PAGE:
1
   

Which type of references do you prefer?

 
 
JoanneDorel
 
  1  
Reply Wed 29 Jan, 2003 07:34 am
Larry I have Mencken's American Language on my book shelf too, isn't it the greatest.
0 Replies
 
LarryBS
 
  1  
Reply Wed 29 Jan, 2003 04:34 pm
Yes! He had the original version and then apparently did an abridged, updated version(s) as well. Do you have Devil's Dictionary? Funny little book. Bierce, I think.
0 Replies
 
Merry Andrew
 
  1  
Reply Wed 29 Jan, 2003 05:42 pm
Ambrose Bierce's Devil's Dictionary is available on the internet. I have it among My Favorites, since I lost my paperback copy some years ago.

http://www.geocities.com/SoHo/Cafe/1131/bierce.html
0 Replies
 
LarryBS
 
  1  
Reply Wed 29 Jan, 2003 06:52 pm
Thanks m.a.! From the internet to Word Pad in 30 seconds.

I think I might start an Ambrose Bierce Word of the Day thread.

POLITICIAN, n. An eel in the fundamental mud upon which the
superstructure of organized society is reared. When he wriggles he
mistakes the agitation of his tail for the trembling of the edifice.
As compared with the statesman, he suffers the disadvantage of being
alive.

MILLENNIUM, n. The period of a thousand years when the lid is to be screwed down, with all reformers on the under side.

OPTIMISM, n. The doctrine, or belief, that everything is beautiful,
including what is ugly, everything good, especially the bad, and
everything right that is wrong. It is held with greatest tenacity by
those most accustomed to the mischance of falling into adversity, and
is most acceptably expounded with the grin that apes a smile. Being a
blind faith, it is inaccessible to the light of disproof -- an
intellectual disorder, yielding to no treatment but death. It is
hereditary, but fortunately not contagious.

MAD, adj. Affected with a high degree of intellectual independence;
not conforming to standards of thought, speech and action derived by
the conformants from study of themselves; at odds with the majority;
in short, unusual. It is noteworthy that persons are pronounced mad
by officials destitute of evidence that themselves are sane. For
illustration, this present (and illustrious) lexicographer is no
firmer in the faith of his own sanity than is any inmate of any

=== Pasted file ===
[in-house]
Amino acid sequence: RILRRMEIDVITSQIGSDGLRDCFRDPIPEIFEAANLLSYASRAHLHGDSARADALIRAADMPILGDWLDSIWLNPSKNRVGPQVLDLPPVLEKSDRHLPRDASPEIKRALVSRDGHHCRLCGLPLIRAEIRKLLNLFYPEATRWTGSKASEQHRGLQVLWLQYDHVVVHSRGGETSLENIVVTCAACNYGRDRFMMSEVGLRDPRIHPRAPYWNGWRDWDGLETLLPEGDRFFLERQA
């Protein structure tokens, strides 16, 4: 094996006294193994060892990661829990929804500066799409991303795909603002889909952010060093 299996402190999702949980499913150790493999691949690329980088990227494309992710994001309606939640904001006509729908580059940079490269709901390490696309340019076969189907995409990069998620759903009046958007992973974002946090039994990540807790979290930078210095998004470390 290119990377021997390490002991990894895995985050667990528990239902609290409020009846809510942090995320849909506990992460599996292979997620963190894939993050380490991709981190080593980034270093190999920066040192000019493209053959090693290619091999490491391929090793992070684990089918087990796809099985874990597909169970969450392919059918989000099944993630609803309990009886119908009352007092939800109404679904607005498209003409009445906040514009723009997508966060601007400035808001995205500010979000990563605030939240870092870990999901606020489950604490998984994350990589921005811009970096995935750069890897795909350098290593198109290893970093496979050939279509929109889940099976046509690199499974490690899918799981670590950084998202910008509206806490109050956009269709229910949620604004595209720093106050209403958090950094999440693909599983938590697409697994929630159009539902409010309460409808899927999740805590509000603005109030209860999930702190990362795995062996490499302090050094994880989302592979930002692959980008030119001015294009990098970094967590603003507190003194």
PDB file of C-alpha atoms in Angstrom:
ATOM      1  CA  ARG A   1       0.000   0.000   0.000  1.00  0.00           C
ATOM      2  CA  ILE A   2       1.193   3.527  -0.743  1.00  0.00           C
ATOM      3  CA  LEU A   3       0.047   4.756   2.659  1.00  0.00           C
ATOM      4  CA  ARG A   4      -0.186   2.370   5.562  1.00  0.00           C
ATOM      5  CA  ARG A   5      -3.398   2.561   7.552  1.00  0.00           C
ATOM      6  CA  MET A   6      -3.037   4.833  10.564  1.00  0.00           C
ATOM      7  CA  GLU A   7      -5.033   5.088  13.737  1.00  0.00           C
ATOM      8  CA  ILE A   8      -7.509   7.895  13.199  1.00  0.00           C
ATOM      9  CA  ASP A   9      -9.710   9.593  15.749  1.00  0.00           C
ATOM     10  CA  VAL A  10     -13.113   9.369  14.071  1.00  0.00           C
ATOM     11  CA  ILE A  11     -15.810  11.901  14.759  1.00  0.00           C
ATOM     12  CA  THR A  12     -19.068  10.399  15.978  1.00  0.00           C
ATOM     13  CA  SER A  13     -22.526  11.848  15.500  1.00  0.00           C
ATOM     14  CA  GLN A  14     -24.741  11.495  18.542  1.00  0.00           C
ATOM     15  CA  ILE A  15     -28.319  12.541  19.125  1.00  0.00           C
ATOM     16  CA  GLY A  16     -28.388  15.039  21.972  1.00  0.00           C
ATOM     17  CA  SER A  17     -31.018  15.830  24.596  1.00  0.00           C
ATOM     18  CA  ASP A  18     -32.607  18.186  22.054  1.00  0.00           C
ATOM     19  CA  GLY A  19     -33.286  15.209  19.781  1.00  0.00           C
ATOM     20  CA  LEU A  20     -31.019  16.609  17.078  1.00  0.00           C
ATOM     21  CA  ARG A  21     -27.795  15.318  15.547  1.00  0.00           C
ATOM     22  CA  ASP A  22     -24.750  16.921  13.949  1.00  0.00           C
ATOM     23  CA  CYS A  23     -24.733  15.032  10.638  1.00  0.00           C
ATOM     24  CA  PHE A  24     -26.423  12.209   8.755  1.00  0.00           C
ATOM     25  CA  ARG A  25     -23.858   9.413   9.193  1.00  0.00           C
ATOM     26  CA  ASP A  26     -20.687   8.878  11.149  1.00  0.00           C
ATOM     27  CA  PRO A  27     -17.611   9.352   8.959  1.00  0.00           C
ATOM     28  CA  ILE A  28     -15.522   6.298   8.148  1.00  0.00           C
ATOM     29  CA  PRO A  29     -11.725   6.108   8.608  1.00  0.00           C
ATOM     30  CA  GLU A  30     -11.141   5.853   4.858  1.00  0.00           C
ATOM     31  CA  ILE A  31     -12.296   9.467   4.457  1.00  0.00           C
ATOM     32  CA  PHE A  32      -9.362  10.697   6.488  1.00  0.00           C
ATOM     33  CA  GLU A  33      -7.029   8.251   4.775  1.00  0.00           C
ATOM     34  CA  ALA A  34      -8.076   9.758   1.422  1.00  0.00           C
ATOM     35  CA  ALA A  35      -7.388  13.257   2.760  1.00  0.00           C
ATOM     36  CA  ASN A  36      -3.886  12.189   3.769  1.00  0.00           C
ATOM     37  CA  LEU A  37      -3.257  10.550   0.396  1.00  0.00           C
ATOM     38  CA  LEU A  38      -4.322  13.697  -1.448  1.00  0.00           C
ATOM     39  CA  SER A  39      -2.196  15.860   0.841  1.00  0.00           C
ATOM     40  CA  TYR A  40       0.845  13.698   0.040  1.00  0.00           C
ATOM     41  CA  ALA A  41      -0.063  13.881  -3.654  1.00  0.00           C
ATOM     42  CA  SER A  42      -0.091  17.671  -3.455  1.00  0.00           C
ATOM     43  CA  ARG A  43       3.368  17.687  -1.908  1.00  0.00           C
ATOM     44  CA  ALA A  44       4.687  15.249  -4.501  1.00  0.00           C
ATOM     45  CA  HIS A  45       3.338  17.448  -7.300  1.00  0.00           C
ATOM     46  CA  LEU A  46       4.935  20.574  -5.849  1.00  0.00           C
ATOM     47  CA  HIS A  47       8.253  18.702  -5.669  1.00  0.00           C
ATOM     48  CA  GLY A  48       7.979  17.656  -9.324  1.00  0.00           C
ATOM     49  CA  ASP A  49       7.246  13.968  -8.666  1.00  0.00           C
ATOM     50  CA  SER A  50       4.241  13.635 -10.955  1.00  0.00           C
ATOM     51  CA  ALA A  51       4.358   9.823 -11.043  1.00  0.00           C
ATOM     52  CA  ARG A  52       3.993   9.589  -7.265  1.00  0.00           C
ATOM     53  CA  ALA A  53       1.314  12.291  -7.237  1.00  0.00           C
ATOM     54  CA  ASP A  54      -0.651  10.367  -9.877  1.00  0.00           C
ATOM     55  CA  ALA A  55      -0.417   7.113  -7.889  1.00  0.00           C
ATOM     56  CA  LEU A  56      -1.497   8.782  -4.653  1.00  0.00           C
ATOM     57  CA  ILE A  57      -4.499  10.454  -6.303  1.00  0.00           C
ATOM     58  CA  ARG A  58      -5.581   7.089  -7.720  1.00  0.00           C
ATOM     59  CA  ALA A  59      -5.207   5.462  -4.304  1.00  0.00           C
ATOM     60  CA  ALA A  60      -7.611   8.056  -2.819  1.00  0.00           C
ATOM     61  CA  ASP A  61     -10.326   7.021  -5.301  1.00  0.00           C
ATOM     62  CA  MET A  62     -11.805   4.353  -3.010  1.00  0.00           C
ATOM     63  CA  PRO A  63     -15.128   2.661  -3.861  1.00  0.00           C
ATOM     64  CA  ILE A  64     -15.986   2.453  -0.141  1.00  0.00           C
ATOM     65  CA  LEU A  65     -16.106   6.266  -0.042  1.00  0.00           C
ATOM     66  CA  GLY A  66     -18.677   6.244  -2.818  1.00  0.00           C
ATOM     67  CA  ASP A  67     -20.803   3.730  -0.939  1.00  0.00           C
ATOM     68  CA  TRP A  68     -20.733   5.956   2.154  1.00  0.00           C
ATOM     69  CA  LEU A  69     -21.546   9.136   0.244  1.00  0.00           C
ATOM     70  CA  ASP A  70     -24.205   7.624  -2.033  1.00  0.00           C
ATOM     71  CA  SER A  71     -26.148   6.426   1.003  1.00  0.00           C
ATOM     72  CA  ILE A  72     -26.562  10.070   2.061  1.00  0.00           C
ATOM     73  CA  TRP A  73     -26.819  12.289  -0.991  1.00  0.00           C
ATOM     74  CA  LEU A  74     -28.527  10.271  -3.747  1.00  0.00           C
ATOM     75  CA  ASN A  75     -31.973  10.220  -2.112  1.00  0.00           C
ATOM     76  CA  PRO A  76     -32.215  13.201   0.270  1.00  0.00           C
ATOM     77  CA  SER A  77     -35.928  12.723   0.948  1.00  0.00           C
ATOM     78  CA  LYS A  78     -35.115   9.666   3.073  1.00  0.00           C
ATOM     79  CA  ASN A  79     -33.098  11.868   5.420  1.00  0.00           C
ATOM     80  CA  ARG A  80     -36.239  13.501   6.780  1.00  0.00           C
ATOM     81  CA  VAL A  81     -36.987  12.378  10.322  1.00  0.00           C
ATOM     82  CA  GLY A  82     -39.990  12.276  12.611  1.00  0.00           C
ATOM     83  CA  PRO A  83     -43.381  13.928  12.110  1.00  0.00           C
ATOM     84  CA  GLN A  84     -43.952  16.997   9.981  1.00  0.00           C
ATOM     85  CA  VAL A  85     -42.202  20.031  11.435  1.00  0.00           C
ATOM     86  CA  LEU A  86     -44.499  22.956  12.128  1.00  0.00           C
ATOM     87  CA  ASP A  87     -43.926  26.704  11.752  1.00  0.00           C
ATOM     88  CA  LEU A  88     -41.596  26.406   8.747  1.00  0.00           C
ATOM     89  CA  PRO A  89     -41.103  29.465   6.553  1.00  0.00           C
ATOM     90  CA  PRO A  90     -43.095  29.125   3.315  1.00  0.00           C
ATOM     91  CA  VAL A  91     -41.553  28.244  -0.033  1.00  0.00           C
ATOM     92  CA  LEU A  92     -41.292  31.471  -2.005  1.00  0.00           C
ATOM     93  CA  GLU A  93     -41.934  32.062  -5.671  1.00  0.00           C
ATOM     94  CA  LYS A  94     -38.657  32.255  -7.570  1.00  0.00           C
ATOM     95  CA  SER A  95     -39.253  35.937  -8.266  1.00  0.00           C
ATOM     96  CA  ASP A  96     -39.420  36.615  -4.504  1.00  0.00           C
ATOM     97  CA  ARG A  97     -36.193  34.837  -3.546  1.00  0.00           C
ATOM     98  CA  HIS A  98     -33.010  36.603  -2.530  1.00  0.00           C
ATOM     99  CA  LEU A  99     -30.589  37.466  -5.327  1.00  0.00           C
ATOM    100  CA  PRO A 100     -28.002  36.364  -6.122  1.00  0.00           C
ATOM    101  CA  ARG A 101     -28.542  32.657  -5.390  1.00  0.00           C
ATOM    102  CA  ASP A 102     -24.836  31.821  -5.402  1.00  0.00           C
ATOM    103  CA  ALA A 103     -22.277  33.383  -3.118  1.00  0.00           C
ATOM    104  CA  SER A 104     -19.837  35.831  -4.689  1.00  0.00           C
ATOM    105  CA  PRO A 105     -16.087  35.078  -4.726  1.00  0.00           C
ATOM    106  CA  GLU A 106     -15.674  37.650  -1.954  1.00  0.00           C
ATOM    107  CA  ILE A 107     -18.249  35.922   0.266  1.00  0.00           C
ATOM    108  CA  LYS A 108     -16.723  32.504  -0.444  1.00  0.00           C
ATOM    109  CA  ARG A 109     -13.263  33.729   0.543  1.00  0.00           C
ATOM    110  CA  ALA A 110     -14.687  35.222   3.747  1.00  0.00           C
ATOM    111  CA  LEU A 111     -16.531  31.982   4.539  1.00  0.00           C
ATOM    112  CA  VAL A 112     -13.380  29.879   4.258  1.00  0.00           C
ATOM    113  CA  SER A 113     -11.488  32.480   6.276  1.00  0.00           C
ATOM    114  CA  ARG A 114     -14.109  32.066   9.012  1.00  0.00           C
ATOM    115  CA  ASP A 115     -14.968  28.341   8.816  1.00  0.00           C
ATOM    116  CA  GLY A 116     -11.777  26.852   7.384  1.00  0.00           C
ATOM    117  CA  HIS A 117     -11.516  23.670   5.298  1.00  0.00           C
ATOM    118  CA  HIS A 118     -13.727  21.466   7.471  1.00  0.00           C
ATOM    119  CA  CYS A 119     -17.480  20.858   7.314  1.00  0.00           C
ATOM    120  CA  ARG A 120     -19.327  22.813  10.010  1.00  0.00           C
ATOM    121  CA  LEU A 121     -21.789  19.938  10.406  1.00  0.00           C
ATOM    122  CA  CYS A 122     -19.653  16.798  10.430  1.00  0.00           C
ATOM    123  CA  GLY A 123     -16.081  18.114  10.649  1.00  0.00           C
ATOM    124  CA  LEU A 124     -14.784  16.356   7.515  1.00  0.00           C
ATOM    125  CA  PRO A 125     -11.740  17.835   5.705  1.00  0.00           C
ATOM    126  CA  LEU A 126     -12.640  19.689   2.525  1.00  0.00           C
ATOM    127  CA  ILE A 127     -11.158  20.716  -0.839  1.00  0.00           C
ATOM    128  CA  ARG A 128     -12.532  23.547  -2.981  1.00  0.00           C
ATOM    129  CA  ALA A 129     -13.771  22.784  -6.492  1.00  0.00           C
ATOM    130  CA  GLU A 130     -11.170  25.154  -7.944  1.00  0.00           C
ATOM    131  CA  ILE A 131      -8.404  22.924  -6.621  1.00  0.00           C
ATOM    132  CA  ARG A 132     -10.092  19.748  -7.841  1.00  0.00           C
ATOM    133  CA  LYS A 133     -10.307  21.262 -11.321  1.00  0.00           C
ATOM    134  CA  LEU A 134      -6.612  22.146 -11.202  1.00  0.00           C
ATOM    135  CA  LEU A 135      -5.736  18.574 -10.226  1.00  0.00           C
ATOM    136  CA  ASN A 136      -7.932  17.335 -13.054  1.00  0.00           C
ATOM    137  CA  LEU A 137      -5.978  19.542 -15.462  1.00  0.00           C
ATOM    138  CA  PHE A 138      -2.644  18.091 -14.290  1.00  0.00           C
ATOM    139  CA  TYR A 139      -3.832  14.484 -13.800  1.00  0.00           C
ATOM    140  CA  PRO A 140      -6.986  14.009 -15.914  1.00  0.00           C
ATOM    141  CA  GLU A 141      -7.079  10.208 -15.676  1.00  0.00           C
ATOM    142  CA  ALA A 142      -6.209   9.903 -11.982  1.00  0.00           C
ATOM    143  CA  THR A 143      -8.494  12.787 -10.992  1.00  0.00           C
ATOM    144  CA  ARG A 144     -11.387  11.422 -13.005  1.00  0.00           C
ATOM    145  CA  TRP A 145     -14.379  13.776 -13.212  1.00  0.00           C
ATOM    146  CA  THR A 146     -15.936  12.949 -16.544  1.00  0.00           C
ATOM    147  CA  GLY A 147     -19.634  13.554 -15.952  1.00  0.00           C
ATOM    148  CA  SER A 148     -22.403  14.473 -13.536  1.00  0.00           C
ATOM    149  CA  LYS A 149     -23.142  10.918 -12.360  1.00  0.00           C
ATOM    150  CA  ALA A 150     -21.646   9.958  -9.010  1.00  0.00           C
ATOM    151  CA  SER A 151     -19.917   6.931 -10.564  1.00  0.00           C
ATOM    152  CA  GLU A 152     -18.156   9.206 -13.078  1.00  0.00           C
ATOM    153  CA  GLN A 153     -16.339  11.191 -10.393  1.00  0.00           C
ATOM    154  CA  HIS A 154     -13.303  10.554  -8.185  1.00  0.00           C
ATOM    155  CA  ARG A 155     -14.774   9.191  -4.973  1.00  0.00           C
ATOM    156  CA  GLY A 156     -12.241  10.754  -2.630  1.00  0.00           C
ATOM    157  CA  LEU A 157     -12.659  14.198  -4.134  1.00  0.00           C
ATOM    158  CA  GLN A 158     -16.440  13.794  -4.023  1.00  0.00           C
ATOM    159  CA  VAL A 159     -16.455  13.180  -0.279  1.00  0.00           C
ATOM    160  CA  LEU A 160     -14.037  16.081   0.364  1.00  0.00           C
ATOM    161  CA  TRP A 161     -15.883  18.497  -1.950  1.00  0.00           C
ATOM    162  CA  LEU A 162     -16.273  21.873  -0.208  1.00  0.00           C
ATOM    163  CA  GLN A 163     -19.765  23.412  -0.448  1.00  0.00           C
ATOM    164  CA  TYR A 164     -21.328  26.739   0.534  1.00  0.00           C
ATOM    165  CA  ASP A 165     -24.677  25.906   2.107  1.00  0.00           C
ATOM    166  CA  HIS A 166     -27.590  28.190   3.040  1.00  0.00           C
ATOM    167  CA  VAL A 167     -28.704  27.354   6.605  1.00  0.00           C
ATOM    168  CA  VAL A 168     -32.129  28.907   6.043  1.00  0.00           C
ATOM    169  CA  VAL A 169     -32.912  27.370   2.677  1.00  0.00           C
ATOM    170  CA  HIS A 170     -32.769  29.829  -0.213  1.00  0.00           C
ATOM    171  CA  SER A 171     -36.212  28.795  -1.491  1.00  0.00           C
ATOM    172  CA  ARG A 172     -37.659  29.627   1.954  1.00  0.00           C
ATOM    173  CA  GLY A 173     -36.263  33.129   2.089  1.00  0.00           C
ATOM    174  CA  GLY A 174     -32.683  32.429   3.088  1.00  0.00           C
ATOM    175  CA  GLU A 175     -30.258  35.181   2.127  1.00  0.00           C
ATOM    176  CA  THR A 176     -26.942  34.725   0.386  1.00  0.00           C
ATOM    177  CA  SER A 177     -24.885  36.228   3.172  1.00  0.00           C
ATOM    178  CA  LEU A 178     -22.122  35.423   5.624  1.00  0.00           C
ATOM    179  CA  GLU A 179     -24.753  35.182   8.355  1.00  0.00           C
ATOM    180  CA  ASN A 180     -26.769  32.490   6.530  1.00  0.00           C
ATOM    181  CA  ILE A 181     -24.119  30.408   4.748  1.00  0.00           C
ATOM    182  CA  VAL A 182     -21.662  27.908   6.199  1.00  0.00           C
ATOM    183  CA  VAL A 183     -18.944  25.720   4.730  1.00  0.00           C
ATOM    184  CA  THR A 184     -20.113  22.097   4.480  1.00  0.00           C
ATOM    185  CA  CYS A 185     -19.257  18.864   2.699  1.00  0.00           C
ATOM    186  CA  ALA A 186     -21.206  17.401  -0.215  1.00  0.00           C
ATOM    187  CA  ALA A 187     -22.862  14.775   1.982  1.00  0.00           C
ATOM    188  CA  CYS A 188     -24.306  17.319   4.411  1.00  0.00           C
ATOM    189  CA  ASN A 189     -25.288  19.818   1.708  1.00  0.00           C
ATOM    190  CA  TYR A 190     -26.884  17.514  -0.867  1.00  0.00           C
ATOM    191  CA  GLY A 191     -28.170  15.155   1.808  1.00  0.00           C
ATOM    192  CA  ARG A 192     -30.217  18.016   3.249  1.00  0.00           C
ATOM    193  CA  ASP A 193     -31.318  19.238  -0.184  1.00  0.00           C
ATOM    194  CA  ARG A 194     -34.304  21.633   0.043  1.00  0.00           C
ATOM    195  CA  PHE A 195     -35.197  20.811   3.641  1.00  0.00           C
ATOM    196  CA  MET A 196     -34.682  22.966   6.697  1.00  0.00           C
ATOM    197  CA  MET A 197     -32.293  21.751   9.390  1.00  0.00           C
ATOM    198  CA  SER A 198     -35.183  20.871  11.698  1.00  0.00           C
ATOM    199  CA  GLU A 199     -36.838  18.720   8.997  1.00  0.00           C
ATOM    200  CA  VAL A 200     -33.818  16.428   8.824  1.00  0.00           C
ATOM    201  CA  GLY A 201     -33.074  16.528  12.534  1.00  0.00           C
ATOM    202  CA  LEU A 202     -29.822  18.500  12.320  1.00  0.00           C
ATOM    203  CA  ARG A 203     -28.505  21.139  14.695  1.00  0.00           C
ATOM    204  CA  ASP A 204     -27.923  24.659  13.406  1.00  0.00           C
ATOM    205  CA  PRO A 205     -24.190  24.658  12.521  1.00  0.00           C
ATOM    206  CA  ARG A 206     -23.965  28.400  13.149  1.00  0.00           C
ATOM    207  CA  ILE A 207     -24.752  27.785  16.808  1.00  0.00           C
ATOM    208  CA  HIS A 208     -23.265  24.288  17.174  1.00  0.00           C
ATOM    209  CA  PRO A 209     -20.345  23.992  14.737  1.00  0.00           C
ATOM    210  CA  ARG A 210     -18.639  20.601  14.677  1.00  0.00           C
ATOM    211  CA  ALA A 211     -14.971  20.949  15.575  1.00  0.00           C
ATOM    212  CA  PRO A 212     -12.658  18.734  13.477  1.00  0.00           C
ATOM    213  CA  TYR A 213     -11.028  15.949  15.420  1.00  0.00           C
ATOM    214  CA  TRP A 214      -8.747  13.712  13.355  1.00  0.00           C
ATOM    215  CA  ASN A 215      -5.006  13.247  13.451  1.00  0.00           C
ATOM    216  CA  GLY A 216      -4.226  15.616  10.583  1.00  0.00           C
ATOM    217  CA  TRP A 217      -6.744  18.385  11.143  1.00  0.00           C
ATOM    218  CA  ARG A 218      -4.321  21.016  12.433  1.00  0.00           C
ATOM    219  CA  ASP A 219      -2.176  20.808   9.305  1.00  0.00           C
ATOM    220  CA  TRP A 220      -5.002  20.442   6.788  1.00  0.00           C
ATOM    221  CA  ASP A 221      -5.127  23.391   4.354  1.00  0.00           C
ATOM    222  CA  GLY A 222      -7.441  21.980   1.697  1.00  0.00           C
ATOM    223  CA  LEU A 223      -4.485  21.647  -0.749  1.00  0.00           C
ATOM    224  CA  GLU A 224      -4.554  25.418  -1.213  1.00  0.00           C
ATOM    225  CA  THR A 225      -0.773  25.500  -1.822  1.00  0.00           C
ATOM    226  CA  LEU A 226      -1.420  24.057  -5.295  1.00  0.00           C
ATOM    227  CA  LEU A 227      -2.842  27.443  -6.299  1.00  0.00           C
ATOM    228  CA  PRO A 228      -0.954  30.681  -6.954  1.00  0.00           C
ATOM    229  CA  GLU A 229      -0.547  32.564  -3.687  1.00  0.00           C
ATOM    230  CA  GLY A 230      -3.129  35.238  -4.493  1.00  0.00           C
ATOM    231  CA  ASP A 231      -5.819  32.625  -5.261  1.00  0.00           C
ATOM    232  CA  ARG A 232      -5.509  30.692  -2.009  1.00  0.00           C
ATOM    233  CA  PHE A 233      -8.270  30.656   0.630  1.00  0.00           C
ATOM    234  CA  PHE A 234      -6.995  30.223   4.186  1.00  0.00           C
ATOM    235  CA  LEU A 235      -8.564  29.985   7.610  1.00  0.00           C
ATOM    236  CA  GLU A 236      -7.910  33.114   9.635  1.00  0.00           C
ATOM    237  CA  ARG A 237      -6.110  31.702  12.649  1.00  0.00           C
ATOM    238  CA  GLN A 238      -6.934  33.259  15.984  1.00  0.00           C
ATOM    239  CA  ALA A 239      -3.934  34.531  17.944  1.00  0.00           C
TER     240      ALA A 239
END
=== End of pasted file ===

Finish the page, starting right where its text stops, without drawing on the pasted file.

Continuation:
madhouse in the land; yet for aught he knows to the contrary, instead
of the lofty occupation that seems to him to be engaging his powers he
may really be beating his hands against the window bars of an asylum
and declaring himself Noah Webster, to the innocent delight of many
thoughtless spectators.
0 Replies
 
LarryBS
 
  1  
Reply Wed 29 Jan, 2003 06:57 pm
I don't understand why my cutting and pasting from another source results in the unformatted mess above. If anyone knows a cure, tell me.
0 Replies
 
JoanneDorel
 
  1  
Reply Wed 29 Jan, 2003 09:21 pm
You have to copy the text you want in the web site to word or note pad, clear format then copy to A2k reply box.

The H.L.Mencken, American Language - An Inquiry Into The Development of Englis In The United States is the 4th edition, 1937. Just love the University Women's book sales, library book sales, and used book stores.
0 Replies
 
LarryBS
 
  1  
Reply Wed 29 Jan, 2003 09:40 pm
I usually copy it to Word Pad, but what do you mean by "clear format?"

Joanne, I've mentioned 84 Charing Cross Road on a couple of other threads - have you ever read it?
0 Replies
 
JoanneDorel
 
  1  
Reply Wed 29 Jan, 2003 10:00 pm
Go into edit on the menu bar, select all, then clear format. Then you still may need to do some editing.

No I have not read 84 Charring Cross but checked it out on the net a new place to spend my money. Why don't you add that link in the topic Reference & Research Links thread. I could do it but since you search the web a lot why don't you take a look at what is already there and add any you think people can use. It would be a much appreciated addition. You are free to post good links there any time. All A2k users are.
0 Replies
 
LarryBS
 
  1  
Reply Thu 30 Jan, 2003 04:07 am
Its a 30 minute to one hour read, but touching, especially for Anglophiles and book lovers. Its my favorite book.

Which link did you mean? Devil's Dictionary?
0 Replies
 
pueo
 
  1  
Reply Thu 30 Jan, 2003 04:12 am
84 charing cross road-didn't they make that into a movie?
0 Replies
 
LarryBS
 
  1  
Reply Thu 30 Jan, 2003 04:18 am
One of my favorite movies too - with Anne Bancroft and Anthony Hopkins.
0 Replies
 
pueo
 
  1  
Reply Thu 30 Jan, 2003 04:24 am
i remember that movie. i usually don't go for that "type" of movie but i did like it.
0 Replies
 
LarryBS
 
  1  
Reply Thu 30 Jan, 2003 04:53 am
Anglophilia and bibliophilism are my greatest afflictions - combine them in one book or movie and it'll be a sure-fire success with me.
0 Replies
 
steissd
 
  1  
Reply Thu 30 Jan, 2003 05:09 am
I prefer online version of the Columbia encyclopedia on the site of Bartleby. Unlike Britannica on-line, it is free (at least, meanwhile).
0 Replies
 
LarryBS
 
  1  
Reply Thu 30 Jan, 2003 05:26 am
Thats a great site, with a good collection of online literature as well, fiction, poetry, and non-fiction.

I forgot that Mencken's Language is there.

The American Language
0 Replies
 
Merry Andrew
 
  1  
Reply Thu 30 Jan, 2003 05:47 am
Thank you for that Mencken link. It's in my favorites now.
0 Replies
 
ehBeth
 
  1  
Reply Tue 8 Feb, 2005 10:32 pm
our hearts were young and gay
0 Replies
 
 

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